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Posted on Sep 10, 2013 at 09:07 AM

Behold, I will show you a mystery that not many people know.  How to make real soup.  You can't go out and buy real soup anywhere.  Anywhere that I know of.  

Some day when you've roasted a chicken, or really, anything with bones, save the drippings, or "the treasure," as the French say.  Save the bones, cartilage, skin, and the feet and comb if you can get them.  Not the feathers.  

I usually chill the drippings and separate the fat from the part that will look like jello.  The jello goes in and the fat I put in the frig for a while.

I put the jello from the drippings, the skin, the bones and cartilage in a pressure cooker, cover about 2 inches above everything with water, add 2 tablespoons of vinegar and pressure cook everything for around three hours.  I'd say three hours is minimum, six wouldn't hurt anything.  But not having time to watch it more than that, I put it in the crock pot for 12 to 24 hours after that.  And this can go on longer, too.  In the old days, people sometimes just simmered indefinitely, partly to preserve the food.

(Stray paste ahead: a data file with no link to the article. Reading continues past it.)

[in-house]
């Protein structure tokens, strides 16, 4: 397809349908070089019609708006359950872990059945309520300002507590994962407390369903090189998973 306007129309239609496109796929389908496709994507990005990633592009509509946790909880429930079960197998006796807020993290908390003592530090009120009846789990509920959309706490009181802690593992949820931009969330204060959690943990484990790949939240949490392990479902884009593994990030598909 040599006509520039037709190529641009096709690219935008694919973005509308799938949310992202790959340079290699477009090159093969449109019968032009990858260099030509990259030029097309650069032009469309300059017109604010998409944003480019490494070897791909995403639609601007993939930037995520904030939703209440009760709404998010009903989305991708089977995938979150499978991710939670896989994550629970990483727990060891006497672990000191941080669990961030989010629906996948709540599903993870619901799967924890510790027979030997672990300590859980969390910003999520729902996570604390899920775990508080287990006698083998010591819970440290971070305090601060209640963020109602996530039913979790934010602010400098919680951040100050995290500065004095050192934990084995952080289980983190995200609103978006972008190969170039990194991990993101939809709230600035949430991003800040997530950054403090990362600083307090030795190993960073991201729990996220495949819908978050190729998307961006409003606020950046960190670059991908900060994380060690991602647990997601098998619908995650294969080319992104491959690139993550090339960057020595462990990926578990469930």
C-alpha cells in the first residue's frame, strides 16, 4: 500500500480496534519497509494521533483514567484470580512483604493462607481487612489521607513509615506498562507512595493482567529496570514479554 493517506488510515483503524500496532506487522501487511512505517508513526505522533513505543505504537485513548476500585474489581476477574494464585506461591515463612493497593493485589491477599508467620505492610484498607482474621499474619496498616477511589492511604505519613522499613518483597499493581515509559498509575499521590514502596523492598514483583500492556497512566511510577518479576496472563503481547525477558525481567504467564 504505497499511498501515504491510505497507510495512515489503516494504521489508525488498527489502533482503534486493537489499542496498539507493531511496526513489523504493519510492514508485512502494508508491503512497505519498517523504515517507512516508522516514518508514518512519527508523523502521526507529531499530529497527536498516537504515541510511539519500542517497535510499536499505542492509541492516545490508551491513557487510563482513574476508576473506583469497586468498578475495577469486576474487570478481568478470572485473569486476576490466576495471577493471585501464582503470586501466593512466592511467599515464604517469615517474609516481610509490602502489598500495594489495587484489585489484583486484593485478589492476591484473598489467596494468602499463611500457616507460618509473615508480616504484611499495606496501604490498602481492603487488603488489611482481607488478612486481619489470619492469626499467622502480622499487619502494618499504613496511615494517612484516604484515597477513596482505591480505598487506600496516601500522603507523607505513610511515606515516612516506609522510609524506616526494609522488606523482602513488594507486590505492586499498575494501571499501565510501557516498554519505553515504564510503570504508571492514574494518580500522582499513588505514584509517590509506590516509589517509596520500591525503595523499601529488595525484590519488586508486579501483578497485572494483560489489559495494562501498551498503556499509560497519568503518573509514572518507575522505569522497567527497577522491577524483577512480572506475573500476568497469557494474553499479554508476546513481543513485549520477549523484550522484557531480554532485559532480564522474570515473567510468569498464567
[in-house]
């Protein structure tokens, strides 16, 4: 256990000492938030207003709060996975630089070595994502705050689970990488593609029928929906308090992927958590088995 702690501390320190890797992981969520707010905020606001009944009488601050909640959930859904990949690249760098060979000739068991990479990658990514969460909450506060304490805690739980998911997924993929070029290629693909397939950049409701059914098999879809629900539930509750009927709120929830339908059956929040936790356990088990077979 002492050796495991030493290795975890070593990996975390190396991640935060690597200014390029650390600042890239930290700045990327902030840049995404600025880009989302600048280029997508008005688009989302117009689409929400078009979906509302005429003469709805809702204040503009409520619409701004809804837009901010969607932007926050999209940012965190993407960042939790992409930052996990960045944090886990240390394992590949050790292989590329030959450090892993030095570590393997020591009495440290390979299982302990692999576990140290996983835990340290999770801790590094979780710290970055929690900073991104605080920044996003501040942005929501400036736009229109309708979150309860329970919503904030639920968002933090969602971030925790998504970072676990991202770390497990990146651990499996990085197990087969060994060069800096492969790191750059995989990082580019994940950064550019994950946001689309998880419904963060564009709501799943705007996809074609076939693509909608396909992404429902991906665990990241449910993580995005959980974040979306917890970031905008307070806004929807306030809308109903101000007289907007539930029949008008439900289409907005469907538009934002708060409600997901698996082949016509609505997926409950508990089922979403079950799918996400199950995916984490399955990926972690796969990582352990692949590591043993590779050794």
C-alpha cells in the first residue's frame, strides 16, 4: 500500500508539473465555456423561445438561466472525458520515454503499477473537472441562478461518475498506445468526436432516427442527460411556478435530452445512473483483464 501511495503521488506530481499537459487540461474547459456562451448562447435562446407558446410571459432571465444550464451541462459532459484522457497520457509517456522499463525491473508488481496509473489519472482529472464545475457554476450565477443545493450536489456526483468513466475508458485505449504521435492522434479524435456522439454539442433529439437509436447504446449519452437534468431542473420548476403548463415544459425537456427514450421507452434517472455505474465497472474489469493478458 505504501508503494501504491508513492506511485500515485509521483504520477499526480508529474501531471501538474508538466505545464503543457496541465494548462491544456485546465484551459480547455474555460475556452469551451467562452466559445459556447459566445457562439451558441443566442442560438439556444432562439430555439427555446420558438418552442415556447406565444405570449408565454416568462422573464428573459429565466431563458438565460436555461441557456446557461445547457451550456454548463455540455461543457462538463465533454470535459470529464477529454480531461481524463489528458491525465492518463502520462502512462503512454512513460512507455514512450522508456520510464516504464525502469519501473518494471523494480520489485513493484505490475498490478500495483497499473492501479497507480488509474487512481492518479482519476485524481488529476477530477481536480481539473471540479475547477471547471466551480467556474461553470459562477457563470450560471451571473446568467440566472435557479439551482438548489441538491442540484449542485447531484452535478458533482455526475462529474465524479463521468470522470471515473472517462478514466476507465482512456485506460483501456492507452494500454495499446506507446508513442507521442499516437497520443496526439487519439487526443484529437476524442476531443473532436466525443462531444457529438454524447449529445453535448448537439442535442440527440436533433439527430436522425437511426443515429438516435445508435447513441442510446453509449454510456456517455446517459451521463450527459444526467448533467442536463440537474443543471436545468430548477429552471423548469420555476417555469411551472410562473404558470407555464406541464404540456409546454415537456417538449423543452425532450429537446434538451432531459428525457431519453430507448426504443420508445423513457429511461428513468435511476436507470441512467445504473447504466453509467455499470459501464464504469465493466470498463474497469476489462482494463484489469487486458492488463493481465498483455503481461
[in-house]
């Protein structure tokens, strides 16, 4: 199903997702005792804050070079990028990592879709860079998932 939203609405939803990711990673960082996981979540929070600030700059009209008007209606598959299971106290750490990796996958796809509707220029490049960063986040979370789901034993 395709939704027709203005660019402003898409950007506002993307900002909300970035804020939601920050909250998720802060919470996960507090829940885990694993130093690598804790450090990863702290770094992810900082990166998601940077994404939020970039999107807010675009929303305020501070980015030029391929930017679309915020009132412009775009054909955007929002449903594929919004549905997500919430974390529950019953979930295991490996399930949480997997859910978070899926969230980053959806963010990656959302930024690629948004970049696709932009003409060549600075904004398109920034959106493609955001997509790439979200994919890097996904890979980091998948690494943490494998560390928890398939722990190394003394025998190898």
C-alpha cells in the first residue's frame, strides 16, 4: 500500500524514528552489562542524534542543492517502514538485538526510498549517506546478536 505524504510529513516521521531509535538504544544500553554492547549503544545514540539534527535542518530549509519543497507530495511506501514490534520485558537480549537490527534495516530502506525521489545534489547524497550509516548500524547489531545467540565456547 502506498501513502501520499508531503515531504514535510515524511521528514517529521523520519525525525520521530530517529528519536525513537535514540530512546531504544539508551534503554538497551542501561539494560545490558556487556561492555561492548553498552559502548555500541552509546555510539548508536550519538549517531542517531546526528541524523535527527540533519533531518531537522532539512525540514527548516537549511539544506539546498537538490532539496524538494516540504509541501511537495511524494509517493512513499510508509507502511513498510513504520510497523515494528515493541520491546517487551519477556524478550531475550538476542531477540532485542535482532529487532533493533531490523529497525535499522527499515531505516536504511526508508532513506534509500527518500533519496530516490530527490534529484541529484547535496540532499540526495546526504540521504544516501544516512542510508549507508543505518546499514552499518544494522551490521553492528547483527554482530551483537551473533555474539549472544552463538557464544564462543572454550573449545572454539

After this, I pour the soup through a colander and when the bones and skin cool, separate them.  The soup is done when the bones will break easily.  

There are levels of success.  Whatever you have at this point is good.  But when you chill this and the whole thing gels just like jello, perfection has been achieved.  

I like to add vegetables, like onion, garlic, and celery.  I also add salt.  

There are lots of uses for this soup as a base when chicken broth is called for.  The great thing about this soup is that the minerals and other nourishment is very well absorbed by the digestive system.  You can partically feel your bones and bone marrow growing.  Besides that it's mmm mmm good.

PS Just in case you ever have feet to put it, they need to be cooked in a pressure cooker first for about half an hour.  Then remove the skin, which I throw away, and put the rest in the soup.

Bab : )
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